At the Lincoln Theater last Thursday, Tim and Eric came on stage wafting incense burners, chanting in prayer, “Praise Hosanna, Praise Rang, Praise Hosanna, Praise Rang.” They took the pulpit as Skott and Behr, two talk show ministers who cast stones at the other’s failings while preaching far from the fold of any organized religion. The sold-out audience recognized the characters from Tim and Eric’s comedy universe and fell immediately under their charisma, rising to give homage to Hosanna and then kneeling to honor his prophet Rang Dimpkin, an unremarkable balding man.
If you had, on a whim, decided to drop in on the Lincoln Theater, you would have found yourself bewildered and pretty soon offended. The audience showed no such looks, only willing devotion to the new, strange comedic religion proselytized by Tim and Eric.
Tim Heidecker and Eric Wareheim’s nationwide tour is a celebration of sorts for a comedic partnership that, since their last tour a decade ago, has spawned several successful TV shows on Cartoon Network’s Adult Swim (Tom Goes to the Mayor, Tim & Eric Awesome Show, Great Job!, Check It Out! with Dr. Steve Brule), a movie Tim and Eric’s Billion Dollar Movie and the recent debut of Bedtime Stories, a mock-thriller sendup of the Twilight Zone.
In their television productions, the duo tap into the tropes of public-access television, creating characters hilariously inept for primetime. The result is a bizarre form of entertainment where TV fails magnificently in its stated purpose: to competently entertain.
Whereas their TV shows thrive on awkward exchanges, missed beats, off-camera angles and jokes with no punchlines, Tim and Eric have tweaked the shtick for their live act, exchanging subtle editing for force of personality. Acting later as the entrepreneurial brothers, Mark and Terry Cinco co-owners of the second-rate goods conglomerate Cinco Inc., Tim and Eric whipped the crowd into a salesforce frenzy. With all the pomp and circumstance of an Apple product release, Mark and Terry moved magnetically about the stage making big claims about their new offerings which included a beef re-hydrator designed to turn all of your beef jerky into filet mignon and a children’s energy drink, Grum Soda, that lists as ingredients nicotine, tar and spicy cheese. The saccharine infomercial veneer with which Tim and Eric deliver their pitch to the attendees at Cinco-con sealed the deal completely.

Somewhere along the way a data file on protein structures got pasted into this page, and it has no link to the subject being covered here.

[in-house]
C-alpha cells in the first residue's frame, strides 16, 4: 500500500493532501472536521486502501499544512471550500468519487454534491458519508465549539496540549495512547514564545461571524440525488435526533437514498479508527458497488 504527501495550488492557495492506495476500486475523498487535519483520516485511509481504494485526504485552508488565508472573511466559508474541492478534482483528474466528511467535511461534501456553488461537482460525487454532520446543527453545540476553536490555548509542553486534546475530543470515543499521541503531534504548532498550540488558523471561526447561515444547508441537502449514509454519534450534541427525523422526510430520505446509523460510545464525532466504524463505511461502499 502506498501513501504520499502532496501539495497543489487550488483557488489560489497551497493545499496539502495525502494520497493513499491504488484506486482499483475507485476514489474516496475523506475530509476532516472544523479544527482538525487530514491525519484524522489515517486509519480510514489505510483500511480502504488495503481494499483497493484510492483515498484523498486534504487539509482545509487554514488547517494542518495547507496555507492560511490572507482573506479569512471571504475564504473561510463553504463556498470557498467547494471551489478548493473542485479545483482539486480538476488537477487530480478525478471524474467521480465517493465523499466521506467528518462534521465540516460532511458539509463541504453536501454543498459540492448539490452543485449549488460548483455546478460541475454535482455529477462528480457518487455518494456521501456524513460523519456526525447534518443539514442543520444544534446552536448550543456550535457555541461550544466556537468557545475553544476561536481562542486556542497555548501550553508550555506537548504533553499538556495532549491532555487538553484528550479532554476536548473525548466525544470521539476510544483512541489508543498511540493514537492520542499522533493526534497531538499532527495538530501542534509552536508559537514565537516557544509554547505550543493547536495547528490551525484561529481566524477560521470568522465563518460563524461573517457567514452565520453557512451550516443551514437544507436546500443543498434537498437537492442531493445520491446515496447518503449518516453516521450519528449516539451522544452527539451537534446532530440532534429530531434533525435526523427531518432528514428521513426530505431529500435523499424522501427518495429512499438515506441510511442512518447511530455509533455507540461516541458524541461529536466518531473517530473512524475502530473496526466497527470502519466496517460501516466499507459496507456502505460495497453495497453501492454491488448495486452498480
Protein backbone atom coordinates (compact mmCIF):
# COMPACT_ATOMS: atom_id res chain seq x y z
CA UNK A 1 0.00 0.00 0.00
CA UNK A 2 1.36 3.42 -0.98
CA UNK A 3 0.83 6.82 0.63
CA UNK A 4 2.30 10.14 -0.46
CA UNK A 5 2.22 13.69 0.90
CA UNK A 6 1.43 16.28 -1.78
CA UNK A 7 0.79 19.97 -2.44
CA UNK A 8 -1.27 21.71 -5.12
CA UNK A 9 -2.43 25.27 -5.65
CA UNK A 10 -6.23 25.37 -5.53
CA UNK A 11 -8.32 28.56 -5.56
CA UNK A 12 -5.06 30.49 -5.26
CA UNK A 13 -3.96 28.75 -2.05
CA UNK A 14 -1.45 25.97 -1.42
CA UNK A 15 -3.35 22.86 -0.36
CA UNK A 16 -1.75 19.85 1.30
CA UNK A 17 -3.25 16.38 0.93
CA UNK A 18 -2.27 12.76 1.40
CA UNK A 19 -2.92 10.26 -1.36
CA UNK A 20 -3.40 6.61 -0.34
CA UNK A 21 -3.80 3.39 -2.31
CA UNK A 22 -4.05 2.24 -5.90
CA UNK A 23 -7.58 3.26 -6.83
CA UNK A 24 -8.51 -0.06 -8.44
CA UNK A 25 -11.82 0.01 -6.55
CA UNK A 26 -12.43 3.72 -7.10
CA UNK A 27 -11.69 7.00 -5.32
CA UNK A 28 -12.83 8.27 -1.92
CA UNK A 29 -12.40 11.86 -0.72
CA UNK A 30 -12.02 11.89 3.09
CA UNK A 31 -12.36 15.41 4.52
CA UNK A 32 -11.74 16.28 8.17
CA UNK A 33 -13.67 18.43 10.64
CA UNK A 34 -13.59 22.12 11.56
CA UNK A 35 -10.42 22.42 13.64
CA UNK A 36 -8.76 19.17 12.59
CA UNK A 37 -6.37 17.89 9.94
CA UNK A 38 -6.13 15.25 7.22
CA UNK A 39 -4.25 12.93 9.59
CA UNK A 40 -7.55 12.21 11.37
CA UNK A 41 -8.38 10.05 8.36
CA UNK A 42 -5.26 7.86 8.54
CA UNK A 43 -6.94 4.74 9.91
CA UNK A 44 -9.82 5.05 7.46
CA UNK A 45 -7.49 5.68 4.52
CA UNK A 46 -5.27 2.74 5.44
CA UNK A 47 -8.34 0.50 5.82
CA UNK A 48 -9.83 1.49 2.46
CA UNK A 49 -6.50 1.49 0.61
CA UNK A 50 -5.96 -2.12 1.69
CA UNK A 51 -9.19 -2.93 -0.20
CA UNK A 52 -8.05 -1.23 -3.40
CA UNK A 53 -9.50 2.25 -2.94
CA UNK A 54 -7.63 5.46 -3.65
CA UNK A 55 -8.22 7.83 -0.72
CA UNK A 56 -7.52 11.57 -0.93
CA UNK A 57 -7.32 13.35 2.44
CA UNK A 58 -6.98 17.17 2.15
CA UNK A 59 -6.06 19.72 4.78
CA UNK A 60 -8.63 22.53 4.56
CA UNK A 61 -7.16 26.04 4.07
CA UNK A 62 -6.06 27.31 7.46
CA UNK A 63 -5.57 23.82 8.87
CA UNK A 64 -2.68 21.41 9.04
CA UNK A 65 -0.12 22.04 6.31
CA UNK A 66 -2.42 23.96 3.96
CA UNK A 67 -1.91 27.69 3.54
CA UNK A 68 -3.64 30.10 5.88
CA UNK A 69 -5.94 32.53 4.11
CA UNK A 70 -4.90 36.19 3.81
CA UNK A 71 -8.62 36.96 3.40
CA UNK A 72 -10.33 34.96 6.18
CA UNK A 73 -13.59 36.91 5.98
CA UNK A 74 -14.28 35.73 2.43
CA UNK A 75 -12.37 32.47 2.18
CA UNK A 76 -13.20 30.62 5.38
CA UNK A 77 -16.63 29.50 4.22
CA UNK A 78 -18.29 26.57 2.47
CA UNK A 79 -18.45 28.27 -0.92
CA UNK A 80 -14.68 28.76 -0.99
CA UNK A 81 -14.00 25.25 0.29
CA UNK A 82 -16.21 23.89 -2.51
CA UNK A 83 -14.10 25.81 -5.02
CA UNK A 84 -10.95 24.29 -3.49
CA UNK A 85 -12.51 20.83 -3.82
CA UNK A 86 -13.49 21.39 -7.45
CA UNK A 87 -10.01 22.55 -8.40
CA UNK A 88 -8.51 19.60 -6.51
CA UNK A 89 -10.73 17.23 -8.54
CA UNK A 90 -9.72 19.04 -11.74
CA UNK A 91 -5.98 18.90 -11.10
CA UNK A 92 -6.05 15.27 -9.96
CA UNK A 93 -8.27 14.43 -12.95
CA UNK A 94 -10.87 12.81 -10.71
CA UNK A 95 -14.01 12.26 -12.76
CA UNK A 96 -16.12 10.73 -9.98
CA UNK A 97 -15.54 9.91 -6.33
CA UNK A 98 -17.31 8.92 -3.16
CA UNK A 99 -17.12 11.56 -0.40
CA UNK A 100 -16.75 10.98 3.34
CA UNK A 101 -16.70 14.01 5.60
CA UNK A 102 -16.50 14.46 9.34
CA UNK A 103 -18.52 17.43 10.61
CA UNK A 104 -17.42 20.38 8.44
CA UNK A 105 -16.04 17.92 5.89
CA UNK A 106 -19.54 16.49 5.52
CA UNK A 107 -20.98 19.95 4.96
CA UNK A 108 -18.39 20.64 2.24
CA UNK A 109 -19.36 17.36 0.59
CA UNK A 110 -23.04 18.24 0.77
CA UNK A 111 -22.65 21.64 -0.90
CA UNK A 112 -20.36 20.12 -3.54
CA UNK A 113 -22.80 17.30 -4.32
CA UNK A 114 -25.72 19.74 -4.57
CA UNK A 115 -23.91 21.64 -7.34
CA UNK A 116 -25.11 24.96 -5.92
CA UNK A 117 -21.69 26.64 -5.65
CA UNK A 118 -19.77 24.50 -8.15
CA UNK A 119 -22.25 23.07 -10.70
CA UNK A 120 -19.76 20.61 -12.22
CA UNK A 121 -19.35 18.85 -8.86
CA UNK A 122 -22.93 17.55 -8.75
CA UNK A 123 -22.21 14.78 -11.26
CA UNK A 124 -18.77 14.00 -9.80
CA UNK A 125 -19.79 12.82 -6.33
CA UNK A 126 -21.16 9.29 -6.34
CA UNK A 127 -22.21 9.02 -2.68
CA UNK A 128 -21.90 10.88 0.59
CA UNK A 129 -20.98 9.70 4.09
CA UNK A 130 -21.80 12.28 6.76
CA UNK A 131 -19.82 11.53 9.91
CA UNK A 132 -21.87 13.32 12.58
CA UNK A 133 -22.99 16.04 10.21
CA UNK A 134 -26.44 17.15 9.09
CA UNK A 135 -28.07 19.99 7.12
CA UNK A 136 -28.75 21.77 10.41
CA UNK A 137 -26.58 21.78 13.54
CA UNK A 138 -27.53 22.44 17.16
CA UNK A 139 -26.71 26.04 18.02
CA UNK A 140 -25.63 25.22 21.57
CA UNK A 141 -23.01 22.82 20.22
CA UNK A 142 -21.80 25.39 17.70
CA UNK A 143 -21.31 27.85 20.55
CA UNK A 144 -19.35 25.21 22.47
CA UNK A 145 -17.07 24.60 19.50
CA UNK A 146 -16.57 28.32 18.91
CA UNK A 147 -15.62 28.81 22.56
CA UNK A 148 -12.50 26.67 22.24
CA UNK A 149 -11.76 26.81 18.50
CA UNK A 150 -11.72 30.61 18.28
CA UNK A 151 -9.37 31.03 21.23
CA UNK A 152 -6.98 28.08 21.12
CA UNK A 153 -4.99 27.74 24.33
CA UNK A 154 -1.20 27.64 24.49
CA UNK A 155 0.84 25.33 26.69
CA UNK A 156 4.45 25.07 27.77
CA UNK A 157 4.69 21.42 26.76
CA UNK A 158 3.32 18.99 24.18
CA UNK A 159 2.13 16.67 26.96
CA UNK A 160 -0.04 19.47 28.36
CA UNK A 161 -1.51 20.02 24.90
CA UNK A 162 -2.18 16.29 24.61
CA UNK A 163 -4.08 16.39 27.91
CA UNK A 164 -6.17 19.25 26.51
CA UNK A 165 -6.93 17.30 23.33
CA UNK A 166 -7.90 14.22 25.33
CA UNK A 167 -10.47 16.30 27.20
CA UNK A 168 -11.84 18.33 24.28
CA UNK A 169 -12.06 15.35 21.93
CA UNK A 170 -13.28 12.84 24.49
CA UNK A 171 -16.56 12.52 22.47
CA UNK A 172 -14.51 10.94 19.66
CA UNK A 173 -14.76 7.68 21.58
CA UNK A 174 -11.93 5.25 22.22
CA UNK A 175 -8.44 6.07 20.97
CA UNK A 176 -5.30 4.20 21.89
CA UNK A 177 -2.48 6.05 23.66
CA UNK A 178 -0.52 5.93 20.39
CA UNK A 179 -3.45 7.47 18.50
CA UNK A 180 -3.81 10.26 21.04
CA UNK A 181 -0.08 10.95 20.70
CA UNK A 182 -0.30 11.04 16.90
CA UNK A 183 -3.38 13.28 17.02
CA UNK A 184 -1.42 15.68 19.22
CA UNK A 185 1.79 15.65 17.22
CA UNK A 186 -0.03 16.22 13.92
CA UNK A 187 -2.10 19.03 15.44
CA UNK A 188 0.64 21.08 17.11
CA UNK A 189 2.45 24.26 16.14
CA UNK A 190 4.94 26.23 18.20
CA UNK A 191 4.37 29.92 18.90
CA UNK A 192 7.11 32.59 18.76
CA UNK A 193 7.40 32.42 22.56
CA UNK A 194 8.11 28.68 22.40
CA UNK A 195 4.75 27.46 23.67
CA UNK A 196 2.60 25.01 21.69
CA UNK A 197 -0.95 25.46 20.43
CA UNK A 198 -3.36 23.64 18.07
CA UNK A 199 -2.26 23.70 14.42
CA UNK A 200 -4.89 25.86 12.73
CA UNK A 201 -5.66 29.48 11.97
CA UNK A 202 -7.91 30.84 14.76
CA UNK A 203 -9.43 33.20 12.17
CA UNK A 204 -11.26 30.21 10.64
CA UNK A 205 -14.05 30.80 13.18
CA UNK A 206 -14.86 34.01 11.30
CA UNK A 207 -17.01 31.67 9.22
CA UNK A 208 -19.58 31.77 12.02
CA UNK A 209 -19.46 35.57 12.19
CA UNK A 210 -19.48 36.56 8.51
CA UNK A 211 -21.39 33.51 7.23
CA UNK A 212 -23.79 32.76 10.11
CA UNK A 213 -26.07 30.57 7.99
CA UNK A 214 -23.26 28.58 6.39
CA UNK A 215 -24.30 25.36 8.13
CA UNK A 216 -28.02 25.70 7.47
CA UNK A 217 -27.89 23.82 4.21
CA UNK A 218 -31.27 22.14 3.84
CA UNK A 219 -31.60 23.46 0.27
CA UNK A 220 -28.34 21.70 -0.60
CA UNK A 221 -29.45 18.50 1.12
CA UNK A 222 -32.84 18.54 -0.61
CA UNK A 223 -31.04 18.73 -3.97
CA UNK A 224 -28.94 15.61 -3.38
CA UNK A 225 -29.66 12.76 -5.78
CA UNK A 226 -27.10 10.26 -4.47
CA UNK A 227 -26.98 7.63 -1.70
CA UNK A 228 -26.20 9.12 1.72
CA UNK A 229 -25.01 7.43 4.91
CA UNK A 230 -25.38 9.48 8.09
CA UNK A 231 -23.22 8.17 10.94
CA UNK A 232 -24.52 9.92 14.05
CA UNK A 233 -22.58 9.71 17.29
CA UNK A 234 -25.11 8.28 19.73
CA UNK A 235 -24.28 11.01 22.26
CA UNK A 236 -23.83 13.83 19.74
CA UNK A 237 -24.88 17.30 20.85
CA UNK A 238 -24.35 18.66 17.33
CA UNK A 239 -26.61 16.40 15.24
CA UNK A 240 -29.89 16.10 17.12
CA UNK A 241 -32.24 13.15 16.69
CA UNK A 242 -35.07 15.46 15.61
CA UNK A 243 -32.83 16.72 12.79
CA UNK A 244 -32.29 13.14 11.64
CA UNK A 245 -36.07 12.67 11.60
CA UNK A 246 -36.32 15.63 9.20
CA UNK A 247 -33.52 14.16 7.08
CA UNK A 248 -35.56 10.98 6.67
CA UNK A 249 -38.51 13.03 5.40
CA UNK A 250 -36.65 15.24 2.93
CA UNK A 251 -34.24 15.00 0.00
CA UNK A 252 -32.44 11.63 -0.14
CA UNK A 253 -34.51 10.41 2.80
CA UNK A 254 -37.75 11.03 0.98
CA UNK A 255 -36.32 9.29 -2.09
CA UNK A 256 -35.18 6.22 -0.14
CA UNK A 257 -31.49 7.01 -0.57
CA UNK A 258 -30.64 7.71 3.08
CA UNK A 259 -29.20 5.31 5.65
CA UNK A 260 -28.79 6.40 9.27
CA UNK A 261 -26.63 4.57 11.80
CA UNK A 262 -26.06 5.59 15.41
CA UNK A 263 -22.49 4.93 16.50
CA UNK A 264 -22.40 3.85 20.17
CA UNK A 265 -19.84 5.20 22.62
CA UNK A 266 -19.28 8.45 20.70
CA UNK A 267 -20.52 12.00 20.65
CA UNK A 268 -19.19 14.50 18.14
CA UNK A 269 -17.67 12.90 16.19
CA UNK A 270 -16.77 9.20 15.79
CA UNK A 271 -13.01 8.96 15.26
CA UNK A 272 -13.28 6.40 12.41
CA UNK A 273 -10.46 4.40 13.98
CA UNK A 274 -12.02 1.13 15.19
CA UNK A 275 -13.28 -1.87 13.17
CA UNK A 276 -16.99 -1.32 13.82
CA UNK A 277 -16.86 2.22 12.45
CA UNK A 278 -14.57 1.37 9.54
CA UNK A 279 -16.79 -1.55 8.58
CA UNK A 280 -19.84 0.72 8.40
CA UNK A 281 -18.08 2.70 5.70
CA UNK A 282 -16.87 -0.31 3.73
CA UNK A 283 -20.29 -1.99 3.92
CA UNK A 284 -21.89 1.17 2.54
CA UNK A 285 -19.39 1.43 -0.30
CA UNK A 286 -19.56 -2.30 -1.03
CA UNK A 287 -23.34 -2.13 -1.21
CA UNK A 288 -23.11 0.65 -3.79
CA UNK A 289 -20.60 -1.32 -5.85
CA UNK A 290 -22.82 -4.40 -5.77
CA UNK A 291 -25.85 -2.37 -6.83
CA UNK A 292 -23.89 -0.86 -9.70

While Tim and Eric’s outré humor has the potential to alienate, they do manage to collaborate with mainstream comedic talents like Will Farrell, Will Forte and John C. Reilly, whose character Dr. Steve Brule formed the second half of the live show. A doctor of questionable accreditation, Steve Brule hosts a television show Check It Out!, where he educates audiences on topics like planes, horses and skateboards. Reilly plays Dr. Brule as a madcap mumbler with fork-in-socket hair who is ill-fated, half-literate and somehow pretentious.
Just as his television show often strays from its intended topic, Dr. Steve Brule’s live performance held a loose outline of biography, where Brule answers the question Who is Me?, and audience participation. Leading failed games of musical chairs (there were too many chairs) and organizing a wedding to his longtime crush Jan Skylar, a news anchor played by Tim, where he is ultimately left at the altar, Reilly as Brule conducts a three-ring circus with himself performing as ringmaster, clown and the flying trapeze artist that falls flat on his face.
As both comedians and shock-mongers, Tim and Eric aim for a gut reaction and most of the time it just so happens to be a laugh. Newcomers to Tim and Eric will either become converts to the sect or leave scratching their heads after the live show while zealous chippies will never have laughed so hard.
New episodes of Tim and Eric’s Bedtime Stories air on Cartoon Network’s Adult Swim Thursdays @ 12:15 AM. Check it out, yah Dingus!